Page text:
Hillary Clinton just pointed out that whoever holds the US presidency can, on both national and foreign matters, engage in “split-second decision-making that can affect the lives of millions of people” (AFP, New Straits Times [Malaysia], December 5, 2007).
Clinton made her remark as a criticism, but of her campaign opponent, not the system.
She was saying that her competitor, Barack Obama, was unqualified to have that power, not that there was any problem with the fact that such Zeus-like power exists in the first place.
One American deciding. Millions of lives. Fates determined almost in passing.
If you pull back and think about it — slowly — doesn’t it all seem a bit improper?
For most political Americans the answer would probably be that they haven’t yet thought about it, because in US politics, the existence of such power is taken as a no-need-to-think-of given.
But at the other end of the stick — or the other end of the rifle, where the bullets come out — there is a bit more consciousness of this remarkable fact about today’s wildly unbalanced world.
Its why the US presidential campaign gets heavily covered in the popular press of, say, Malaysia, while on the other, US, end — the trigger end — editors are only dimly aware that that country exists.
It is also why, say, junior US Congressional or Executive Branch aides — or, for that matter, US journalists — can get treated like pashas when they visit weaker countries overseas.
If people figure out that you or your perceived (or real) team have the power to kill them or feed them, they tend to — as one would rationally expect — act toward you accordingly.
For years, those actions have tended toward deference — though lately there’s sometimes been more anger — but both the deference and the anger flow from the same realization: that when you talk to extremely powerful people, you are talking to he (or she) who can shape your fate.
Of course, concentrated power is not a modern or a US invention, and it will always exist to some degree. But, as with many things, it is a question of, first,: to exactly what degree? And second, power to do what? To take my life, if you feel like it?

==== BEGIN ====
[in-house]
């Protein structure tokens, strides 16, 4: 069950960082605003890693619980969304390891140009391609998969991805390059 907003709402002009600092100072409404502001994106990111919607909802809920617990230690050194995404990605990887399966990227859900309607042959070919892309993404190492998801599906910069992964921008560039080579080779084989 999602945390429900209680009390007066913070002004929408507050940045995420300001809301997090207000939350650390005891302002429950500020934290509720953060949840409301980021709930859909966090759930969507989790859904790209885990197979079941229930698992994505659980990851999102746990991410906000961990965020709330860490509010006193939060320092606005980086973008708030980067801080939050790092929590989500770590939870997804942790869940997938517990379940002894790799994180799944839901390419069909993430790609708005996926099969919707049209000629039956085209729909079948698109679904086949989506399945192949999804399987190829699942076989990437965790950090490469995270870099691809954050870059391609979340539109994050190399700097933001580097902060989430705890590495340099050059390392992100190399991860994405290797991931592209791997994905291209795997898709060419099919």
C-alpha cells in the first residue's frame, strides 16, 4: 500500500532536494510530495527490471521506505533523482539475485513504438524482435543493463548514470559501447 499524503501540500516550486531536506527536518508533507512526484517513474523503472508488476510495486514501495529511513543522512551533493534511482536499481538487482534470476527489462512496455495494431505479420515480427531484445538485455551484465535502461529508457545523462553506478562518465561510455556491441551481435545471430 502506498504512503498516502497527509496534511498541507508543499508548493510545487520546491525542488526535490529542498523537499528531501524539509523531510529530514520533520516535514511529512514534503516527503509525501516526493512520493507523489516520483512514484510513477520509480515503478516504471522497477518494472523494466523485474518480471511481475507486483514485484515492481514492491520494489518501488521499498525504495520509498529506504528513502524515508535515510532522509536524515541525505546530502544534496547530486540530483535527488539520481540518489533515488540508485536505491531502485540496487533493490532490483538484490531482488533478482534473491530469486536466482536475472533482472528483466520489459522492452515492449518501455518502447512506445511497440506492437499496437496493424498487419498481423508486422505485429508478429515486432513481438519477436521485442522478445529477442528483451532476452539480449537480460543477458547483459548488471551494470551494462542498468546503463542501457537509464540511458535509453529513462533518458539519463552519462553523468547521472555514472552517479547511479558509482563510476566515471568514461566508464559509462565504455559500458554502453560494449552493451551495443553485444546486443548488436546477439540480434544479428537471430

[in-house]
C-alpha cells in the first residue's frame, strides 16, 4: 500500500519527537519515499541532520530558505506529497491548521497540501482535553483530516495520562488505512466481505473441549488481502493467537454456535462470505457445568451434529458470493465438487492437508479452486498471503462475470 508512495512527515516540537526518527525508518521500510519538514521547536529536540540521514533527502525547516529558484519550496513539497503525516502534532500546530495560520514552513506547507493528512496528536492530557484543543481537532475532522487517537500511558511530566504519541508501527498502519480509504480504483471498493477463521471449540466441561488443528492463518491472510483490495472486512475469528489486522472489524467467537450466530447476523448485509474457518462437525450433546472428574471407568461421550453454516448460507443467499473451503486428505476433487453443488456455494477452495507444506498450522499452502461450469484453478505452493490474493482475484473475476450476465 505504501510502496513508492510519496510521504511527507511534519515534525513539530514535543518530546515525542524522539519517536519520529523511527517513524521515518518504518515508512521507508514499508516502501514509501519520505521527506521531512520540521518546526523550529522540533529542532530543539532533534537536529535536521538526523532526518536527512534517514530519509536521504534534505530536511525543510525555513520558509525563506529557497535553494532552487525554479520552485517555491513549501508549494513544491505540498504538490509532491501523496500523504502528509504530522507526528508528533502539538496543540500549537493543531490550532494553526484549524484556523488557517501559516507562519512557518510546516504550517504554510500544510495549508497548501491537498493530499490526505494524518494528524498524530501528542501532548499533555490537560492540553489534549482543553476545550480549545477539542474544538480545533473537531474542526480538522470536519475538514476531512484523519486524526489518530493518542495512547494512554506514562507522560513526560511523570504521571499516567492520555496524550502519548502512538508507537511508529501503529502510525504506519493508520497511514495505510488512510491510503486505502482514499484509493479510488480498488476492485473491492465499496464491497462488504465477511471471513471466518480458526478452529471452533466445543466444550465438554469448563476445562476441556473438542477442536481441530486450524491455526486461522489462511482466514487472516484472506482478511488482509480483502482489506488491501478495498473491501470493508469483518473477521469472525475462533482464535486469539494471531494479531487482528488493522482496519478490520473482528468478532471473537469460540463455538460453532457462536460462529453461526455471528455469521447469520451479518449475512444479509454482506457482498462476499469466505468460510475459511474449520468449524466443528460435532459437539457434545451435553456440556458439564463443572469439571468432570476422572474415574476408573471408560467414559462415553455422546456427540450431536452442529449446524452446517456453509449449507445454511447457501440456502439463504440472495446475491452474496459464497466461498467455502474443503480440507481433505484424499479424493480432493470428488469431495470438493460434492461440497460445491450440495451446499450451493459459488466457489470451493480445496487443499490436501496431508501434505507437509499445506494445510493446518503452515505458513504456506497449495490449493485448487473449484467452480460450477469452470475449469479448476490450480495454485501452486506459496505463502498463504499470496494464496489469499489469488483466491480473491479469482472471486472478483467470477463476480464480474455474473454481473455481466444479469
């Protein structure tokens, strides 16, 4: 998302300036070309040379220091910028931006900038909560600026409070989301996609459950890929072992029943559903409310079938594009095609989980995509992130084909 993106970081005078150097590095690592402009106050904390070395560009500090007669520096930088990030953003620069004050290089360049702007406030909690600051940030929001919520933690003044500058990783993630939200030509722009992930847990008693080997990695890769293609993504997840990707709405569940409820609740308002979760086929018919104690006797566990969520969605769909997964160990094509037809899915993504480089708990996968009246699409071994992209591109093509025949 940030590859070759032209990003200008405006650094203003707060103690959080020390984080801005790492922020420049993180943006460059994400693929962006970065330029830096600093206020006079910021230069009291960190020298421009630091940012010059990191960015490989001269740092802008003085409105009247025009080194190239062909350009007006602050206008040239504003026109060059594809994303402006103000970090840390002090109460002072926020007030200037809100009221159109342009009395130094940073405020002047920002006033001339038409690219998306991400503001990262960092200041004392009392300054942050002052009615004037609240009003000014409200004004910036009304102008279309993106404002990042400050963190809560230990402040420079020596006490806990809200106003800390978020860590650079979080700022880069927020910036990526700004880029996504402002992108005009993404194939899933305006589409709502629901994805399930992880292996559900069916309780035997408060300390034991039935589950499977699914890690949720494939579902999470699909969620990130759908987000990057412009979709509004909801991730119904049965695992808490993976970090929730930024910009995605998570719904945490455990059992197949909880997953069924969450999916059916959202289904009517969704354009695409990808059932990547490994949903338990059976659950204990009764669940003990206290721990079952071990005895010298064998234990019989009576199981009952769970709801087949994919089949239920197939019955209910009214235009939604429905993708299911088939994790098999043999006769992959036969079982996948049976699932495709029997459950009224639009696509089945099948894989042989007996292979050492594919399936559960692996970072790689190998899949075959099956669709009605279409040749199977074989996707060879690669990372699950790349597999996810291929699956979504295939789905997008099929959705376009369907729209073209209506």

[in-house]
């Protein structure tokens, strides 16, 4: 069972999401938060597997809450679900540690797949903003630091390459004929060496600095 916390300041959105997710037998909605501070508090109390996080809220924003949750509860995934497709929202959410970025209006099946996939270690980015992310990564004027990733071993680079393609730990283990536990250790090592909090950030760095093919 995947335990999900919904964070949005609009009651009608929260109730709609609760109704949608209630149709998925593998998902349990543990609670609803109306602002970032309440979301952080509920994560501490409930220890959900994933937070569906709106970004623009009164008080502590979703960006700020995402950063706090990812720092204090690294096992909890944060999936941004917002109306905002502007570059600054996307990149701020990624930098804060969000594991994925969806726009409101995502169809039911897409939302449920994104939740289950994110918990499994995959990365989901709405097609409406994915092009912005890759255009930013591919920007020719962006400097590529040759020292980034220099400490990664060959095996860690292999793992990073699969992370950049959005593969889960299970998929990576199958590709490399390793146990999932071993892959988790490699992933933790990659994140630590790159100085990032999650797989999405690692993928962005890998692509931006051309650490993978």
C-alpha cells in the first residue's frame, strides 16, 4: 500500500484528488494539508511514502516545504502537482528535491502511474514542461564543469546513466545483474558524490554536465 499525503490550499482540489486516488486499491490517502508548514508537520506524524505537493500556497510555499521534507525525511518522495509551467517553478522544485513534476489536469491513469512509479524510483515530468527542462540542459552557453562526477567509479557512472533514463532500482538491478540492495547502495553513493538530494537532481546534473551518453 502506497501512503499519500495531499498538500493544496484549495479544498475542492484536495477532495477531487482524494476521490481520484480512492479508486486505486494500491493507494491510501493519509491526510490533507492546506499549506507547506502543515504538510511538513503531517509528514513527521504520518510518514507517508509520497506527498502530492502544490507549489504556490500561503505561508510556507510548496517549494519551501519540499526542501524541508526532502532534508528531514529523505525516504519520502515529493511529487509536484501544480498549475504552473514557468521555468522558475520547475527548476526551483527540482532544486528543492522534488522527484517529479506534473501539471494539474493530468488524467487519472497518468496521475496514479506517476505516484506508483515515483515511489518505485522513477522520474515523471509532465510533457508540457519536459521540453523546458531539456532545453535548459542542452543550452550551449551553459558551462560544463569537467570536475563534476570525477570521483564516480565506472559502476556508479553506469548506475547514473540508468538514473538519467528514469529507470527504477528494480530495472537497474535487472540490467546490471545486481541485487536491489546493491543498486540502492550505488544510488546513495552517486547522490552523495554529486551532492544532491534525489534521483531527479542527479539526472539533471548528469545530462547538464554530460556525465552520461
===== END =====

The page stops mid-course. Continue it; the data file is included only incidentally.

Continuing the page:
In today’s world, power is so skewed — in its distribution, its nature, and in its very scale — that people like, say, American presidents can take out villages and barely know or remember it.
I once interviewed former President Ford on the phone and asked him if it was true that in a meeting with the dictator Suharto he had authorized the East Timor invasion.
Although I had told Ford’s staff in advance that I was going to ask him about that meeting, he replied — I think, honestly — that he just could not remember.
He said the meeting had had a long agenda — a fact confirmed by the later-declassified transcript — and Timor was somewhere down the list, so he apologetically said that he couldn’t be sure.
In fact, Ford did give the thumbs-up and, thereby, launched — within a day — what would become the greatest proportional slaughter since the Nazis.
If you’re the ruler of any other country (including China, Russia, England, or France, the arguable candidates for distant — very distant — #2 world killing power), you don’t have to stick Post-It notes on your computer to remember what countries you’ve caused to be invaded, or have provided with “lethal aid” (the actual Washington term for US assistance to the killing capacities of friendly forces).
How could such power possibly be legitimate? It can’t be, by definition.
Even though you may have won a vote, and the voters are sovereign, the voters do not have the right to authorize you to facilitate murder.
People should not be running for president, they should be running to abolish the American presidency — and state — as they are now constituted, that is, as institutions that assume killing rights that no one has the right to give them.
Back in the summer of 2000, before he flew off to his death in Indonesia, I had several conversations with Jafar Siddiq Hamzah about his survival chances.
He was an Acehnese human rights lawyer, the emerging international voice of his people. He was waging a political struggle against the terror of the US-sponsored Indonesian army and police (a Clinton official had told the New York Times that Suharto was “our kind of guy”), and he had left the country after interrogation, surveillance, repeated threats, the torching of his office, and the disappearance or assassination of many of his friends.
But now he had a plan to go back — for just a couple of months, he said — and it turned in part on the fact that he had become, arguably, a kind of quasi-American. He had driven a New York City cab, was working on a Masters (The New School, political science), had achieved US permanent residency, and had even met with State Department officials and testified in the US Congress.
That had to count for something, he thought. But it didn’t quite suffice.
When they found his body, it was unrecognizable . His jaw was gaping, as in a death scream, and the doctor said that they had apparently sliced off his face, perhaps with razor blades, or knives.
Maybe Jafar’s mistake was that he did not become American enough.
Maybe he should have gotten citizenship, moved to Iowa, participated in the caucuses, and then cast that mystically-imbued American vote that grants life-and-death decision over millions, but have figured out how to cast it in such a way that it would have allowed him to return home without ending up outside Naga Lingga, North Sumatra, at the bottom of the village ravine.
I don’t know how he could have actually cast such a vote. There was no serious anti-murder candidate.
But, who knows, perhaps he could have figured something out. Jafar was a creative fellow.
ALLAN NAIRN’s blog, News and Comment, is at http://www.newsc.blogspot.com/